Dylan Groenewegen sprints to his fifth win of 2018 in the second stage of Paris-Nice.

Dylan Groenewegen sprinted to a clear win in Monday’s second stage of Paris-Nice. The LottoNL-Jumbo rider outgunned Quick-Step’s Elia Viviani to claim what is already his fifth victory of 2018.

Lotto Soudal’s André Greipel crossed the line behind Viviani to take third. Groupama-FDJ’s Arnaud Démare, winner of the opening stage, came home in fifth place to retain his grip on the race leader’s jersey.

Stage 2, top 10

Top-10 overall

“The stage was very easy but the final was very hard. But we were in very good position in the last corner and then I was sprinting, so that was good,” Groenewegen said after his win.

“I feel very good, but also the team is very strong and they did a very good job in the final. It was a hard sprint with a small climb on the end. It was a fight.”

The mostly flat 187-kilometer stage from Orsonville to Vierzo saw little action in the early goings. A six-rider breakaway finally formed near the midway point of the day, with Olivier Naesen (Ag2r La Mondiale), Anthony Delaplace (Fortuneo-Samsic), Manuele Boaro (Bahrain-Merida), Tiago Machado (Katusha-Alpecin), Thomas De Gendt (Lotto Soudal), and Lars Boom (LottoNL-Jumbo) comprising the escape.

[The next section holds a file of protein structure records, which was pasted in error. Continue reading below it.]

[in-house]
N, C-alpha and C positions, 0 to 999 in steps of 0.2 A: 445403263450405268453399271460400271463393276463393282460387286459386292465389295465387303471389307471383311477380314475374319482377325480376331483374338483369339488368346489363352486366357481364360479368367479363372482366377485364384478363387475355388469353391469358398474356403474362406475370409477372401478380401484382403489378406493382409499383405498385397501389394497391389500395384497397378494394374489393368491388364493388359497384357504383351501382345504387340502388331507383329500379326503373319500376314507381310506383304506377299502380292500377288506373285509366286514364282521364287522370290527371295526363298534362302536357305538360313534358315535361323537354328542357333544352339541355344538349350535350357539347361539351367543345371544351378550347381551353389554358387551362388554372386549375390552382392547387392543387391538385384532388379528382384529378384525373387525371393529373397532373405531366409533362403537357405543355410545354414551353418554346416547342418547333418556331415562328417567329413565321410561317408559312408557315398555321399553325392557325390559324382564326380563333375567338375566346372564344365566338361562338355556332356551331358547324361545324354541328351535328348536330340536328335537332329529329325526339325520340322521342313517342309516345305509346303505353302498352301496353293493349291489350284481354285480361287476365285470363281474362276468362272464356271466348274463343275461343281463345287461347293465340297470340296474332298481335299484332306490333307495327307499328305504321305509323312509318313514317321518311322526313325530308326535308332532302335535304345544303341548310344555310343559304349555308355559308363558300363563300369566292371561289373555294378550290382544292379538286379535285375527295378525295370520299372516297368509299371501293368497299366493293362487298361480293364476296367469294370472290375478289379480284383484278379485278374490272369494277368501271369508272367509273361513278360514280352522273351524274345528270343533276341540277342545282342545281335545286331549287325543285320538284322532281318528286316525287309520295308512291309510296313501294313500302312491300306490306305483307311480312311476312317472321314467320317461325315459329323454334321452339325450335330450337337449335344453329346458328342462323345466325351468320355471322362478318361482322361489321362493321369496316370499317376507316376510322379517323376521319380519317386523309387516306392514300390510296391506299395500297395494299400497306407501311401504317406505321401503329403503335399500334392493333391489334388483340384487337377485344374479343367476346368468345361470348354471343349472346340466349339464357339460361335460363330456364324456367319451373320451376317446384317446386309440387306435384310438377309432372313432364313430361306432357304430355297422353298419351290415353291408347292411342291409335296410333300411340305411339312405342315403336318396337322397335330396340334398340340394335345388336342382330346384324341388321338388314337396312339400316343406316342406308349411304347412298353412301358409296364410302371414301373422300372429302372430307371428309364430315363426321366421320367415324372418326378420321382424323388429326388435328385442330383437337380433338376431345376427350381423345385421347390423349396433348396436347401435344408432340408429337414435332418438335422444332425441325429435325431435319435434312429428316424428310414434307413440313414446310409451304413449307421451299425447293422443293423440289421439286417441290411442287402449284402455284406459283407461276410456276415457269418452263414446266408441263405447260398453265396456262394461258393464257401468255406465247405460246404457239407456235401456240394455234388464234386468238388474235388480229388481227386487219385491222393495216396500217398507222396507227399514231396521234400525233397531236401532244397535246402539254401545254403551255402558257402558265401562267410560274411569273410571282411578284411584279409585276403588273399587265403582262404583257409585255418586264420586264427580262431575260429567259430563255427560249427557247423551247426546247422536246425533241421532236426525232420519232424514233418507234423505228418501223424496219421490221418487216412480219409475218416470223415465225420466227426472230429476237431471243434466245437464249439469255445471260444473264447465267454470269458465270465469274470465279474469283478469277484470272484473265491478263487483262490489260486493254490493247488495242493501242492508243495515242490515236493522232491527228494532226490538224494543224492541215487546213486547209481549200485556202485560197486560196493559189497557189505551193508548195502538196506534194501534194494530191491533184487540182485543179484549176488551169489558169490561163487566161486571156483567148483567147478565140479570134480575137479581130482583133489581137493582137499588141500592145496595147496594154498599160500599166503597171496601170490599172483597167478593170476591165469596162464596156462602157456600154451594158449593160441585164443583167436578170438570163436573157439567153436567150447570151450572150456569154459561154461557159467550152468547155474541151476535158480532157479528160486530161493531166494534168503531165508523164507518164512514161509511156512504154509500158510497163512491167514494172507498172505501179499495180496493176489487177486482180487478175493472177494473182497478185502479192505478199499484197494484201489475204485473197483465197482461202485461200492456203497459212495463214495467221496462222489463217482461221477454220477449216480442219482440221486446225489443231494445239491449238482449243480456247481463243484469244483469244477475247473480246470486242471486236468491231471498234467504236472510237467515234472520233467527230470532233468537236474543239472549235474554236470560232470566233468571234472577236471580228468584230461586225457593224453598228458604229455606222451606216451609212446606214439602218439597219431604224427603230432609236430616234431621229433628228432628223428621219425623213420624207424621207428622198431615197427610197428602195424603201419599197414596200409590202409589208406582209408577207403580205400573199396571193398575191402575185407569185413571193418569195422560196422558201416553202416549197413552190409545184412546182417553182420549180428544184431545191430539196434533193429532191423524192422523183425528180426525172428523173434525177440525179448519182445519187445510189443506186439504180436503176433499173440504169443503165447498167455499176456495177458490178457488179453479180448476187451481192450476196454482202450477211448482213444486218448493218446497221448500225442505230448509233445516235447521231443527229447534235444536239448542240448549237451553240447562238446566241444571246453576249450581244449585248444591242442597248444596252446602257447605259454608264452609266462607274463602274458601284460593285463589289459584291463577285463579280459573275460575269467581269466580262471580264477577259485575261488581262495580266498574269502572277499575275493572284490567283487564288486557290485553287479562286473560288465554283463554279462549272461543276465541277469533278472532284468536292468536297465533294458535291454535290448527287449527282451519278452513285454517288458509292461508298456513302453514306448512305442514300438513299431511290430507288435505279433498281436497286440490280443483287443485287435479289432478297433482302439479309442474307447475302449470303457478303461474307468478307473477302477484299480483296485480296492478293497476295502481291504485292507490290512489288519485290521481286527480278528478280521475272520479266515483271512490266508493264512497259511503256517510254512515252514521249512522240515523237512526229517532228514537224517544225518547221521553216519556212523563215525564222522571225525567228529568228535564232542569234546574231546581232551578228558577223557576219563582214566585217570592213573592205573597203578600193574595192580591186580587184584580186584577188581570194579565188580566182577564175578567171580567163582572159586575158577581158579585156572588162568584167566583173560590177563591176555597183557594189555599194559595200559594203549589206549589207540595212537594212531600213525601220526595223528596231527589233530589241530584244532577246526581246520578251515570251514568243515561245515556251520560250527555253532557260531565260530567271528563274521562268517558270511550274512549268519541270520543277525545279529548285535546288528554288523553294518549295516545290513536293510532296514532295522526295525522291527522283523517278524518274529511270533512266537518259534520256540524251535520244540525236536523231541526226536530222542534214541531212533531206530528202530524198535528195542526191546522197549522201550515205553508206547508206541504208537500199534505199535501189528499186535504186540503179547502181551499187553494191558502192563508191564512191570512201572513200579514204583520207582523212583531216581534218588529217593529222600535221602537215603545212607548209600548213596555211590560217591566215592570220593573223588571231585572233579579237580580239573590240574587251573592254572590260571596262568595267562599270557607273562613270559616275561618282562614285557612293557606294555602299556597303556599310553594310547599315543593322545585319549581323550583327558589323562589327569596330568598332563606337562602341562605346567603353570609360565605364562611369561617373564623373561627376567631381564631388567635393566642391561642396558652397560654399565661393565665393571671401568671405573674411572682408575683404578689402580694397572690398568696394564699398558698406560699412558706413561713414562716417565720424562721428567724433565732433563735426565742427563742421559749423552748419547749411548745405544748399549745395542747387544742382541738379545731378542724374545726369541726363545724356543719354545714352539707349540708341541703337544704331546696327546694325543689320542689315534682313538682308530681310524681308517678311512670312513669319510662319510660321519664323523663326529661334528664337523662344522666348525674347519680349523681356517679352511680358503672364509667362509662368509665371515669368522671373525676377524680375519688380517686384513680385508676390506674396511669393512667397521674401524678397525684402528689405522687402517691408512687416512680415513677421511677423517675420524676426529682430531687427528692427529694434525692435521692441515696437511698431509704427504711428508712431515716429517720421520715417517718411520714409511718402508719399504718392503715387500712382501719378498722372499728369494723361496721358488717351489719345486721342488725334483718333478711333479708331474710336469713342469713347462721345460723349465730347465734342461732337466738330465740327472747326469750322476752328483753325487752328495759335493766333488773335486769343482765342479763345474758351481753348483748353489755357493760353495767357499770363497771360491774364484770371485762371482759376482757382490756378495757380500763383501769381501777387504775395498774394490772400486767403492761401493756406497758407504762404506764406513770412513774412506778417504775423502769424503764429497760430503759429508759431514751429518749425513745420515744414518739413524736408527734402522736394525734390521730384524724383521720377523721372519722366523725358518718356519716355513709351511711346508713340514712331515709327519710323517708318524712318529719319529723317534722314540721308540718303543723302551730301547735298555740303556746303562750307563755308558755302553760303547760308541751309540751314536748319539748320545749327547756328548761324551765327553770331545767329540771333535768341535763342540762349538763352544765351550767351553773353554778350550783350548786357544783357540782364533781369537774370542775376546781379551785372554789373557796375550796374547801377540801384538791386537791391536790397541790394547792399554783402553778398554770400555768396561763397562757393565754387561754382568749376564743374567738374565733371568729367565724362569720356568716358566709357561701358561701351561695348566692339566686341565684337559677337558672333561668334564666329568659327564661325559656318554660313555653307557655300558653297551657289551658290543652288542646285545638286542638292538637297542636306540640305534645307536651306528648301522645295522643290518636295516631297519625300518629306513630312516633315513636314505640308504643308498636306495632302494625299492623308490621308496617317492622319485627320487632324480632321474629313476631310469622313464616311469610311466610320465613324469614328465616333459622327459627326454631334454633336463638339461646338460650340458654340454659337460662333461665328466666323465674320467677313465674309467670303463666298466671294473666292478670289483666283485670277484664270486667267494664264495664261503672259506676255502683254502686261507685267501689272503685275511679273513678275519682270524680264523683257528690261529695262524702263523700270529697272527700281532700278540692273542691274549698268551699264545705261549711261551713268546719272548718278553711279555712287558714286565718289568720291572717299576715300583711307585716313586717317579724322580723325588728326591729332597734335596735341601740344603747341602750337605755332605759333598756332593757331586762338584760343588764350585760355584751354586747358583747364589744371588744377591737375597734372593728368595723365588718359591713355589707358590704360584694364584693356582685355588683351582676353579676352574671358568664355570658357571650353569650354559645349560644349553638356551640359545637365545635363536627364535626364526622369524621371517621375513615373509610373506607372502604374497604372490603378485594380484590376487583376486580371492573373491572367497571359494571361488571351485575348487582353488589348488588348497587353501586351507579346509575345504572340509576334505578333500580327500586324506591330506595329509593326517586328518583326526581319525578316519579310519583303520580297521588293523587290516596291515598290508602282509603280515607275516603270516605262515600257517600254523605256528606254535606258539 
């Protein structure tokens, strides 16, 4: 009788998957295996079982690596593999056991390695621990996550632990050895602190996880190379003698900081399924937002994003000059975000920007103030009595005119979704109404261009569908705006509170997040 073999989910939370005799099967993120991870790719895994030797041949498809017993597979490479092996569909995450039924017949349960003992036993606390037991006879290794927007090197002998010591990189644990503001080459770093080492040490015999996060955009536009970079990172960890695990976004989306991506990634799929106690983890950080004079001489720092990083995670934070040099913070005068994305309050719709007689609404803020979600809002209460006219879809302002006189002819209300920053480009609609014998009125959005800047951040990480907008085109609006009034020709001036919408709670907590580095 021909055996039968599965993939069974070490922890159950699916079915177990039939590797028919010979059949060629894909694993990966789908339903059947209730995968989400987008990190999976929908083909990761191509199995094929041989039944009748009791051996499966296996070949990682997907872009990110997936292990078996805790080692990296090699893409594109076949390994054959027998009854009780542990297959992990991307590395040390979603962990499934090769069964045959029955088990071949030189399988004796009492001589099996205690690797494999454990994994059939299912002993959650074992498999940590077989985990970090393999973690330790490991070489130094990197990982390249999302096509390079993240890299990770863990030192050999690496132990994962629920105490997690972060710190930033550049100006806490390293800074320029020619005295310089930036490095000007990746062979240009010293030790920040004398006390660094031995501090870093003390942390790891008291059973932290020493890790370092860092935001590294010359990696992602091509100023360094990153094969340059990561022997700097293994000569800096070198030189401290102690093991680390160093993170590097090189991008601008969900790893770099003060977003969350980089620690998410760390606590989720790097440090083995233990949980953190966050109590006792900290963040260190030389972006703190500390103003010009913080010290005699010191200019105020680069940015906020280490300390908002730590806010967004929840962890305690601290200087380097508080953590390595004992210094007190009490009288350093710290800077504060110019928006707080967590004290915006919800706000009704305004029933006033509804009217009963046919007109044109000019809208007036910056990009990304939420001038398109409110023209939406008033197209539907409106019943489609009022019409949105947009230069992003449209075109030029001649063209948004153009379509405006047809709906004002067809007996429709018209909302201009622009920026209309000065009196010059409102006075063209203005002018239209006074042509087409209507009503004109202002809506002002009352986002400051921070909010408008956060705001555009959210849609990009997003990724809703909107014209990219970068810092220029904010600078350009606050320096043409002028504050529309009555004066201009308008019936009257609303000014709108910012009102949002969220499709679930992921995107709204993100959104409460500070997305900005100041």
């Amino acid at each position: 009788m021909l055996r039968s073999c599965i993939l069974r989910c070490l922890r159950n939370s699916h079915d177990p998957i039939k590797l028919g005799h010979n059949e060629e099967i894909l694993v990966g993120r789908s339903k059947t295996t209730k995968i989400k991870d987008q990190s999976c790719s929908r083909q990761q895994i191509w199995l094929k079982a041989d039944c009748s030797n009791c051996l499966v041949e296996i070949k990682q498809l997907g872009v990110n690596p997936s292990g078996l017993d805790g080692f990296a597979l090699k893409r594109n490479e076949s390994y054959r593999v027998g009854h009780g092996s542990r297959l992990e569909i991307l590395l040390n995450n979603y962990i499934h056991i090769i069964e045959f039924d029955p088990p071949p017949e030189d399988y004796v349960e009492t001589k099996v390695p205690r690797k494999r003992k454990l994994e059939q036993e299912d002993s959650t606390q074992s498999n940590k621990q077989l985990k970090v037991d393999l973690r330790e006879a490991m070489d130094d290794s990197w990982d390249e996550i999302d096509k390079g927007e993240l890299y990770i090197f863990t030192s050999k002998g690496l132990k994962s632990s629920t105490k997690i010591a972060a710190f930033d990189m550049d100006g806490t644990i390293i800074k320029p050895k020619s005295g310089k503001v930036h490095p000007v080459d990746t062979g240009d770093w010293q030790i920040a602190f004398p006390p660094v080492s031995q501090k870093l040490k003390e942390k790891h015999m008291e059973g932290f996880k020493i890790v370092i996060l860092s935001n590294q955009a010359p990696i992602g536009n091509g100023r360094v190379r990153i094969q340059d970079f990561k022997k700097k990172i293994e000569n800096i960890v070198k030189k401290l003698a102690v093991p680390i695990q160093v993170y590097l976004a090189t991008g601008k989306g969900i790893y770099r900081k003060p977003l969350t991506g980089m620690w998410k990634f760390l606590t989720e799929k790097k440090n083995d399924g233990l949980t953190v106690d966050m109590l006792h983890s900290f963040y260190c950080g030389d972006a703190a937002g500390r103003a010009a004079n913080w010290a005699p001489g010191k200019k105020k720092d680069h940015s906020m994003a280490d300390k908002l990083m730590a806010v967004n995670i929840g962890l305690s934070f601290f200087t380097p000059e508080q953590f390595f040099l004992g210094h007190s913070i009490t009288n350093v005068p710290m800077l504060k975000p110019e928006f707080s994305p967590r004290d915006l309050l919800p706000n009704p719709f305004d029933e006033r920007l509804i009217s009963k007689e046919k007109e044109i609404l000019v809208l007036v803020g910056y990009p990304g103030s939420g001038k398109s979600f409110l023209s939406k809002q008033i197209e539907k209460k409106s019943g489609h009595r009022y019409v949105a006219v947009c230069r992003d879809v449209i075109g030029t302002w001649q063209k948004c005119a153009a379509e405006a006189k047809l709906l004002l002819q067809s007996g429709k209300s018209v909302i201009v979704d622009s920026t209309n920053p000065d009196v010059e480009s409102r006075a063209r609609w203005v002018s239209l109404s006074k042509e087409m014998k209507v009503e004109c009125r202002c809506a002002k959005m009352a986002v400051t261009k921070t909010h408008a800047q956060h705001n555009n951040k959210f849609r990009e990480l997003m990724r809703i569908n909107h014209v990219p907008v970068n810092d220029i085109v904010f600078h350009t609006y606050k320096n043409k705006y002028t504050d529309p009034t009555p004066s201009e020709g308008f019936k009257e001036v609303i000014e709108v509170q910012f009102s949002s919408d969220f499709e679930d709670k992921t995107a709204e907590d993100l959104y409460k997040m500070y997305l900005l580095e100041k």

A hungry pack kept the move on a short leash, not allowing the breakaway to get more than a minute until Boaro and Machado jumped clear from their companions to push on as two. After the peloton swallowed up the other four riders from the initial move, it allowed the duo up the road to build an advantage of around three minutes.

Some 30 kilometers from the finish, the sprinter-focused teams decided to take control of the race. Machado and Boaro hung on until inside the final 10 kilometers, but the fast finishers were not to be denied, sweeping up the duo to set up a bunch kick — though not before Quick-Step’s Julian Alaphilippe led a short-lived move off the front with two other riders.

After the Frenchman was caught, the sprint trains coalesced to put their speedsters into position, but a slight incline and a small split at the head of affairs made for a hectic final few hundred meters.

Bora-Hansgrohe’s Sam Bennett was the first of the top sprinters to open his move but he was swamped by rivals in a matter of seconds. Groenewegen hit the front around a hundred meters from the finish. Viviani was tucked into his slipstream, but the Italian couldn’t manage to come around the flying Dutchman, who powered to a convincing victory in a season full of them so far.

Stage 2 results

General classification